Follow by Email

Wednesday, April 27, 2016

On the Meaning & History of Black Irish

Liam Neeson as Blackie O'Neill
Here’s one of my secrets about The Cavendon Luck. Everybody’s favorite fellow, Blackie O’Neill, makes a brief cameo alongside Emma Harte in the story. Many fans have asked me what the term “Black Irish” actually means. Here is the answer many of you have been waiting for…
            “Black Irish.” It is a term has been used for centuries to describe the Irish who descended from the Spanish sailors and soldiers who survived the debacle of the Spanish Armada.
            The huge fleet of ships had floated into the Irish Sea, and many had foundered off the coast of Ireland. It was the lucky ones who made it to the shore; many drowned. Those who survived stayed on in the Emerald Isle. They married the beautiful Irish women, had children, and their children had children and so on. The physical features that everyone remarked on were their good looks, black hair and warm black or brown eyes. Although I personally know several Black Irish women with deep blue eyes. And that’s how the phrase Black Irish came about.
            Many Spanish names also lived on, and one that comes to mind is the first president of the Irish Republic, Eamon De Valera, who went into office in 1959.
            If you don’t know much about English history you must be wondering what those Spanish ships were doing in the Irish Sea. Here’s a little history lesson:

HISTORICAL FACTS
            In 1588, King Philip of Span sent a great fleet of war ships, known thereafter as the Spanish Armada, to invade England. Philip, former brother-in-law of the great Tudor Queen, Elizabeth I, was enraged with her. He believed she was involved in the politics of the Spanish Netherlands, and in “privateering” on the Spanish Main, the coastal region of Spanish America in the 16th and 17th centuries which Spanish ships constantly used. Many of these ships were attacked and boarded by so-called “pirates.” Gold, other treasure and cargo was stolen. Philip was convinced that two of the Queen’s favorite sea captains, Francis Drake and Walter Raleigh, were prime suspects. She always cleverly duplicitous, denied this and informed Philip she would have them hung, drawn and quartered if the king’s accusations proved to be true.
            However, she never did anything to chastise them; actually they were both given knighthoods eventually. Why? Because they were doing her bidding. She made England rich on Spanish spoils.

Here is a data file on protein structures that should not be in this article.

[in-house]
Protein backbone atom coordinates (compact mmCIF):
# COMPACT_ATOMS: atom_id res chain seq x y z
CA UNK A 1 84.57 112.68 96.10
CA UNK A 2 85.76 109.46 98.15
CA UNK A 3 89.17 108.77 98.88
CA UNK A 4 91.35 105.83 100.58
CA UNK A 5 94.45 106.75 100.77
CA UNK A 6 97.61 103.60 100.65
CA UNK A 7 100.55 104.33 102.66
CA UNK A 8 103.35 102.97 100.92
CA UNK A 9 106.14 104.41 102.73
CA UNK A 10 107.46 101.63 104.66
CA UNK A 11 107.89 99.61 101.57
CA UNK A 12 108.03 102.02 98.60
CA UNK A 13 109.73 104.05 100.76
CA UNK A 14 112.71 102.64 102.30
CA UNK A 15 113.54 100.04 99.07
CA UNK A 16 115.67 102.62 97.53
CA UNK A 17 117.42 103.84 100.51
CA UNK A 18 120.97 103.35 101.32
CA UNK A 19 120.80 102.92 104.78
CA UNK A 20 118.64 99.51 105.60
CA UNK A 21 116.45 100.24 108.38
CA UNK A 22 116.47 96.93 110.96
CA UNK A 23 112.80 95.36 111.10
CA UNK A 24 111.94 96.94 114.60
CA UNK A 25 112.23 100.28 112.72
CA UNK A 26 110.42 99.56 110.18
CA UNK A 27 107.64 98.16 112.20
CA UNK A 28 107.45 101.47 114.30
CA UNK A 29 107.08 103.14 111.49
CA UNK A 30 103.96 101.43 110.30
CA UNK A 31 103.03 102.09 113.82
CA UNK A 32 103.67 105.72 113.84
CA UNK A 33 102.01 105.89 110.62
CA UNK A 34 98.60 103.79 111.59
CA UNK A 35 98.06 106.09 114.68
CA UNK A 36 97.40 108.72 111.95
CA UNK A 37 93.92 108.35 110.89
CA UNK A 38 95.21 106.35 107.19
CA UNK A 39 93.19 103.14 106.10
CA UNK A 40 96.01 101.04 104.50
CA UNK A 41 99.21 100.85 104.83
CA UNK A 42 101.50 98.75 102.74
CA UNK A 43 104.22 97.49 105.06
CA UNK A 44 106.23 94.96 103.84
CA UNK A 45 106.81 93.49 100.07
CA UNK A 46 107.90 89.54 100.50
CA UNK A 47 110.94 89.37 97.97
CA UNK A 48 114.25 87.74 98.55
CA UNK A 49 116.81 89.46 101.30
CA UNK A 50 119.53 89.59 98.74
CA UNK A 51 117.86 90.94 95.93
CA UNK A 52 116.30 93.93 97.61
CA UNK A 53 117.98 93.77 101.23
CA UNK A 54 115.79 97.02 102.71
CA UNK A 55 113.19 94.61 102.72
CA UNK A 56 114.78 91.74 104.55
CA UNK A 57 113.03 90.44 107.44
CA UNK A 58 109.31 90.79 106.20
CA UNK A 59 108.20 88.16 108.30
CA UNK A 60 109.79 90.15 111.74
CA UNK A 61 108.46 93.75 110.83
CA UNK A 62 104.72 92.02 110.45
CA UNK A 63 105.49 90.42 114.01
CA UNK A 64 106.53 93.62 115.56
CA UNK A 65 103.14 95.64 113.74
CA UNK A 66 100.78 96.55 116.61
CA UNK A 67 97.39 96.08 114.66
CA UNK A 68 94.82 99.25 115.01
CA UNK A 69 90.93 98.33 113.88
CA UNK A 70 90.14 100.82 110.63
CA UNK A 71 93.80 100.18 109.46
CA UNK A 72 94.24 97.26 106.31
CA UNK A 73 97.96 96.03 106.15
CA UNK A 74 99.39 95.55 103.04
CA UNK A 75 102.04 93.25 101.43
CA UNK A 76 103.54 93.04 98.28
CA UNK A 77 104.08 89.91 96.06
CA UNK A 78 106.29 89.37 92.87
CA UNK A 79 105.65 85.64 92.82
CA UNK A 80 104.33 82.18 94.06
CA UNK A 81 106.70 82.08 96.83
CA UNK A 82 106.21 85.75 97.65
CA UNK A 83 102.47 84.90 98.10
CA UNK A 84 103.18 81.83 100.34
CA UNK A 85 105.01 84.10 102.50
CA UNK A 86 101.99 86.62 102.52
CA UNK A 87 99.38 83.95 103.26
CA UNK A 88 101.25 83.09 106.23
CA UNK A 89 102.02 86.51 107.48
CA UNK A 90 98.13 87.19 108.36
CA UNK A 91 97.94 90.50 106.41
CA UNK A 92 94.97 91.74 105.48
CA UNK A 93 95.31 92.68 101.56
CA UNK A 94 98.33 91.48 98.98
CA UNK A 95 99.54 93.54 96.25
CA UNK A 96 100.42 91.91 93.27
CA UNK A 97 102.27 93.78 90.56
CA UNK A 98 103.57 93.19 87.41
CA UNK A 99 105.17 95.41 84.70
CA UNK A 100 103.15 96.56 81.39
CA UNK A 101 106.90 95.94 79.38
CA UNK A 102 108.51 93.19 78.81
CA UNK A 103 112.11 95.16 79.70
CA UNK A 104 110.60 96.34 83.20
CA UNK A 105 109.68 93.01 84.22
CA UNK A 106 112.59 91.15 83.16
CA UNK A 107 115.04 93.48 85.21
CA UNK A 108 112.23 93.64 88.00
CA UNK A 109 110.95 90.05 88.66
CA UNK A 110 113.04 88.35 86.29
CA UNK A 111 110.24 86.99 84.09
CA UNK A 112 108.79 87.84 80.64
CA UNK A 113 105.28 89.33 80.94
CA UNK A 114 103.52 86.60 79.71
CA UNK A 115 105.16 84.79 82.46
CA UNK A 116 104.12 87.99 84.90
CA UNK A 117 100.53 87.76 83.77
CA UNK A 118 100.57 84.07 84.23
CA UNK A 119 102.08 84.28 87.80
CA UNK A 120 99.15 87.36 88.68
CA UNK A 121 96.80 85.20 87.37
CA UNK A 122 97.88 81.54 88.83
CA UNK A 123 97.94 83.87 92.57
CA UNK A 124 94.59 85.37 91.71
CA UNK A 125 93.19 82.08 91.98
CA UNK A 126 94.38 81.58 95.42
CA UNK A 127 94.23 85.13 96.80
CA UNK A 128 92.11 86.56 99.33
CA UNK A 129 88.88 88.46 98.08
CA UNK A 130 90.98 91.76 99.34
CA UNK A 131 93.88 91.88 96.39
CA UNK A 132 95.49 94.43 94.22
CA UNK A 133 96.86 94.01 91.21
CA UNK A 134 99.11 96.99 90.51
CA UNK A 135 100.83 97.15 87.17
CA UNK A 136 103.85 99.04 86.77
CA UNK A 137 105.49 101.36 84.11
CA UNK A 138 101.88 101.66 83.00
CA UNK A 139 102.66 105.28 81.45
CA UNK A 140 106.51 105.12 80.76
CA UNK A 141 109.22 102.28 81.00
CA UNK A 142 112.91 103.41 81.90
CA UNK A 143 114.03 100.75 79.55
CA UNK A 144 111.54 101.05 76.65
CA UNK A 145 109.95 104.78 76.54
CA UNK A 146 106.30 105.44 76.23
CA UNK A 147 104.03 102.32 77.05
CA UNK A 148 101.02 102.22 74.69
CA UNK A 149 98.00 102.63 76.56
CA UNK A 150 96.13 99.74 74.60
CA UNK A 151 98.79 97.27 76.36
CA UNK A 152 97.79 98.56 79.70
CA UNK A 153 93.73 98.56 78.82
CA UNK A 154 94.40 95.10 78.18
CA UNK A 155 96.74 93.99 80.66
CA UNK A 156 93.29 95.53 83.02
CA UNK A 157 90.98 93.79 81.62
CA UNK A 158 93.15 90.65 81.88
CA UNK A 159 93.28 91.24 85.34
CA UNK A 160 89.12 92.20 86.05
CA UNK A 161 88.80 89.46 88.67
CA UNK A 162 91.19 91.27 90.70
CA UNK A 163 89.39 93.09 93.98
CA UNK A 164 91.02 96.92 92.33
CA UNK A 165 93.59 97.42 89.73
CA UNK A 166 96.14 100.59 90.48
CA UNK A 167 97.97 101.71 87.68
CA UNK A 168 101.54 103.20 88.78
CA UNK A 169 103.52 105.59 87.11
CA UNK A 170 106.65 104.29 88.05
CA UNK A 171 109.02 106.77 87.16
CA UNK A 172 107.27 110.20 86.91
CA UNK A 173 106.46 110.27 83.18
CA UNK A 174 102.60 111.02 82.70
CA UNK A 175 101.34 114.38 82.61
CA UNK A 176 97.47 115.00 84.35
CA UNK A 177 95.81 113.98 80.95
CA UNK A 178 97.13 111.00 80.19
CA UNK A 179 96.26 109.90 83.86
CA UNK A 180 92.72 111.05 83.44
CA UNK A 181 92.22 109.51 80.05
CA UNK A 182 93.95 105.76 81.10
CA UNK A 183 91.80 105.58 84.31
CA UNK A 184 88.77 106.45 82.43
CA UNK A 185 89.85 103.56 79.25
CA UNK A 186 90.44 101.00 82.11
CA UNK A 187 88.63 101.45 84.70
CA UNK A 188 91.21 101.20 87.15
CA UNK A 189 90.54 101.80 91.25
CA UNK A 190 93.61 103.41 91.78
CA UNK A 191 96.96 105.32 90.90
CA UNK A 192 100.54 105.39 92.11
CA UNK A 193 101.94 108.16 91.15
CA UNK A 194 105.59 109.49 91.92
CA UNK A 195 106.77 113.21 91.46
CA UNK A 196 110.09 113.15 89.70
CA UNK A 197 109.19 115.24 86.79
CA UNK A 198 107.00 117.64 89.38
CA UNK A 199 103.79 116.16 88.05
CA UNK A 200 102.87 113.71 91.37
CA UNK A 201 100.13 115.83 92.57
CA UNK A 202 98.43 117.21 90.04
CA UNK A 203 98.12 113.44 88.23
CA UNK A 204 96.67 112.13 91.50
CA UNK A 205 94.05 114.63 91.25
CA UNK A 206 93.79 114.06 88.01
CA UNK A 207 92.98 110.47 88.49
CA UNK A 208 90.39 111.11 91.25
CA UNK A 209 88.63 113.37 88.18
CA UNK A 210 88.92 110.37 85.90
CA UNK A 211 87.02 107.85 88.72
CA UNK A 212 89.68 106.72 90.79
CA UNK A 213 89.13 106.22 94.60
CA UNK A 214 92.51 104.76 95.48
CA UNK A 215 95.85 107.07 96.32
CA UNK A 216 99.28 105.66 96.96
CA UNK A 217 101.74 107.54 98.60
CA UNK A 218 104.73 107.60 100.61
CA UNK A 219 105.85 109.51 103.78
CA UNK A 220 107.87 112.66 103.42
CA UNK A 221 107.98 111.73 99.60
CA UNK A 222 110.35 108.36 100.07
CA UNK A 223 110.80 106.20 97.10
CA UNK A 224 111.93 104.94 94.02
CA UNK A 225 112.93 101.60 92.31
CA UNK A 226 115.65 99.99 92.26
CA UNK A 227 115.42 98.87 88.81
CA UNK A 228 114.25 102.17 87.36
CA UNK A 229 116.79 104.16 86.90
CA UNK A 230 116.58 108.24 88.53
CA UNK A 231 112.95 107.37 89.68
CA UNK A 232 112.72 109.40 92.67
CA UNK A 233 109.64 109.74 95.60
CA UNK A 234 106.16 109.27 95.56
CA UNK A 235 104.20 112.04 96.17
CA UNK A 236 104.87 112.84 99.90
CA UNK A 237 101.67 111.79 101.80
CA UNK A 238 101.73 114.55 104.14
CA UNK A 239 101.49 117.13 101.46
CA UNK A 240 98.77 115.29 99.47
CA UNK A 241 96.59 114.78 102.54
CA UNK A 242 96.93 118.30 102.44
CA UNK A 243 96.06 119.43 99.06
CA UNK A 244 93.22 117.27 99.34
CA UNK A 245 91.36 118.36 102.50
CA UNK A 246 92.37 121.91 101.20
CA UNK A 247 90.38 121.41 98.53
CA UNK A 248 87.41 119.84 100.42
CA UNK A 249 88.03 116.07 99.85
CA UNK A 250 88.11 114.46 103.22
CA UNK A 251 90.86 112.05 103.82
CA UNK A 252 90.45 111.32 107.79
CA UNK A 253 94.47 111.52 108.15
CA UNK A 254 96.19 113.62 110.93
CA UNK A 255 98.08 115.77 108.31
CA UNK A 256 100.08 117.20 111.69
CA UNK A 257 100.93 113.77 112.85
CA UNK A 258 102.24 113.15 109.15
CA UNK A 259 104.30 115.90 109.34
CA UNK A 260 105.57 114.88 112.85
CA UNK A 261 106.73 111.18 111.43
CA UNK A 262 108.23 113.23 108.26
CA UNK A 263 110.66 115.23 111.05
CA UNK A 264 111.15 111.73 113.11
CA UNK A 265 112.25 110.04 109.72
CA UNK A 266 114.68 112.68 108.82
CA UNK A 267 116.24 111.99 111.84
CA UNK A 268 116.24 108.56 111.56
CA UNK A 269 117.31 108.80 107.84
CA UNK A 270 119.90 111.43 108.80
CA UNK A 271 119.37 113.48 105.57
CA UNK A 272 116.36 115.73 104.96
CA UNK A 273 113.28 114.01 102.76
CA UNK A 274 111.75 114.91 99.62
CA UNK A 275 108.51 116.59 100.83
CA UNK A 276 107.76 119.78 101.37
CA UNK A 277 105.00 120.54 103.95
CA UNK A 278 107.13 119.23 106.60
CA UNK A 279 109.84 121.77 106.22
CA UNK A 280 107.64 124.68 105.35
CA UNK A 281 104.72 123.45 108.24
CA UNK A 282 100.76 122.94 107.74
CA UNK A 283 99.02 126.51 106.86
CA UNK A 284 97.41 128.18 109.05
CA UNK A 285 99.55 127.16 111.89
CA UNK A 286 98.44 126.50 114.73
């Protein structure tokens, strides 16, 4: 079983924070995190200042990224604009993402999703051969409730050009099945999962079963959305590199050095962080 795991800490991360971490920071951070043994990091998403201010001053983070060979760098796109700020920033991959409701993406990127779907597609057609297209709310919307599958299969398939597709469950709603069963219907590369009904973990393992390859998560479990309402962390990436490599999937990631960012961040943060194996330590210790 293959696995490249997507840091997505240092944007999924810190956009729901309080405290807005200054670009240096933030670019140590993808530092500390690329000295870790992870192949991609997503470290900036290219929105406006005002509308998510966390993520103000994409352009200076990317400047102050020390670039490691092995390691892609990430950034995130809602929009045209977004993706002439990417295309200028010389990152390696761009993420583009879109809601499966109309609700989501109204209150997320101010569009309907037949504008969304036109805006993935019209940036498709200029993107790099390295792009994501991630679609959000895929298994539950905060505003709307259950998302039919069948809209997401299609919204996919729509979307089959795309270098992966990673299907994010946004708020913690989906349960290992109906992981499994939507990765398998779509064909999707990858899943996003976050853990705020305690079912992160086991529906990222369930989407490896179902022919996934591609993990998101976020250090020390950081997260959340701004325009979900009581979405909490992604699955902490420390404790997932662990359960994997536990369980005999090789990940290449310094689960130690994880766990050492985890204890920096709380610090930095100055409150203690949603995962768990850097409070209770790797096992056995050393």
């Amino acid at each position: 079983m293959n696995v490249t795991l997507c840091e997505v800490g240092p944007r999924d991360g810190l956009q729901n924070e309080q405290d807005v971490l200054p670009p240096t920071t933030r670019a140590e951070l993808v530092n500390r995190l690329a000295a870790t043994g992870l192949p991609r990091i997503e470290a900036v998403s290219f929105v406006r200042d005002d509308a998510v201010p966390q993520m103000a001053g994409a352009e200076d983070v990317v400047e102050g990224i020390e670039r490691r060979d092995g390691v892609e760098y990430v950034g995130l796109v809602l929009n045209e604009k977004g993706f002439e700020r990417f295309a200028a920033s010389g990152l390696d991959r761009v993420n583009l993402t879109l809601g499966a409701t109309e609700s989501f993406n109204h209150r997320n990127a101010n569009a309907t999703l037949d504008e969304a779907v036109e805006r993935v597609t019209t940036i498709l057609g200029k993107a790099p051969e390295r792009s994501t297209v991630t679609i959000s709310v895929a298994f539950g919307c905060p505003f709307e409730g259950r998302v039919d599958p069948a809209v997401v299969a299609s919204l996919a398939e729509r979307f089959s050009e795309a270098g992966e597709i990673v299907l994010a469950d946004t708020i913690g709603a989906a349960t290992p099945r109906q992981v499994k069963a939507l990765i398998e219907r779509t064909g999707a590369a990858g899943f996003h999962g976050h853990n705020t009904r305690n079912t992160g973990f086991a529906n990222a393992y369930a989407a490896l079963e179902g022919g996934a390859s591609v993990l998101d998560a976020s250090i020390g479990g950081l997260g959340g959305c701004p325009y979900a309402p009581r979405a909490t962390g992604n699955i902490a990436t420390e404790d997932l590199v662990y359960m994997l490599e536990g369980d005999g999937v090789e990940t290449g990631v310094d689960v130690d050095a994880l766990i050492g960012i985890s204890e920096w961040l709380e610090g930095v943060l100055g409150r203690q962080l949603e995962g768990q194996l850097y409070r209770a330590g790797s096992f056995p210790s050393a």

As the Spanish Armada sailed toward England in that fateful August, the Tudor Queen had her own great navy waiting of them.; she also had thousands of land forces on the ready for the invasion of England.
            Elizabeth went to Tilbury in Essex, to review her troops, accompanied by Robert Dudley, the Earl of Leicester. He was her childhood friend, the only man she had ever truly loved, and one of her three loyal advisors since she ascended to the throne. She had made him her Lieutenant General, and he was in charge of the army, her commander-in-chief in actuality.
            It was on August the 9th 1588 that Elizabeth made an inspiring speech to her troops, and it is certainly one of my favorites. On the day of the speech, the queen left her bodyguard at the fort of Tilbury, and went out amongst her soldier subjects with a small escort only: Lord Ormonde walked ahead, carrying the Sword of State. He was followed by a young page leading the Queen’s charger; a second page carried a cushion with her silver helmet placed on it, and the queen was behind them, regal and as charismatic as always. She was dressed entirely in white, wore a silver breastplate, and was mounted on a grey gelding. Next to her rode her Lieutenant General, Robert Dudley. On her other side, also mounted, was the Earl of Essex, her Master of the Horse.
            Here is the middle part of her speech to her soldiers, which I love the most, and it has gone down in history as truly memorable:
            “I know I have the body of a weak, feeble woman, but I have the heart and stomach of a king, and a king of England too, and think foul scorn that Parma or Spain, or any Prince of Europe, should dare to invade the borders of my realm; to which rather than dishonor shall grow by me, I myself will take up arms, I myself will be your general, judge and rewarder of every one of your virtues in the field.”
            The two fleets did do battle. The English lost ships and so did the Spanish, who hastily retreated. Later they attacked the English fleet again, but by a strange twist of fate, the weather changed. A fierce wind blew up and pushed the Armada of its course and sent it into the Irish Sea, where most of the ships smashed against the rocky shoreline. Some of the Spaniards drowned, but others were rescued and remained in Ireland.

            English sailors insisted that God was on the side of their great Queen and had intervened on her behalf.

The Cavendon Luck by Barbara Taylor Bradford will be published in North America on June 7th and on June 16th in the UK. Pre-Order your copy today.

UK Edition Of The Cavendon Luck
US Edition of The Cavendon Luck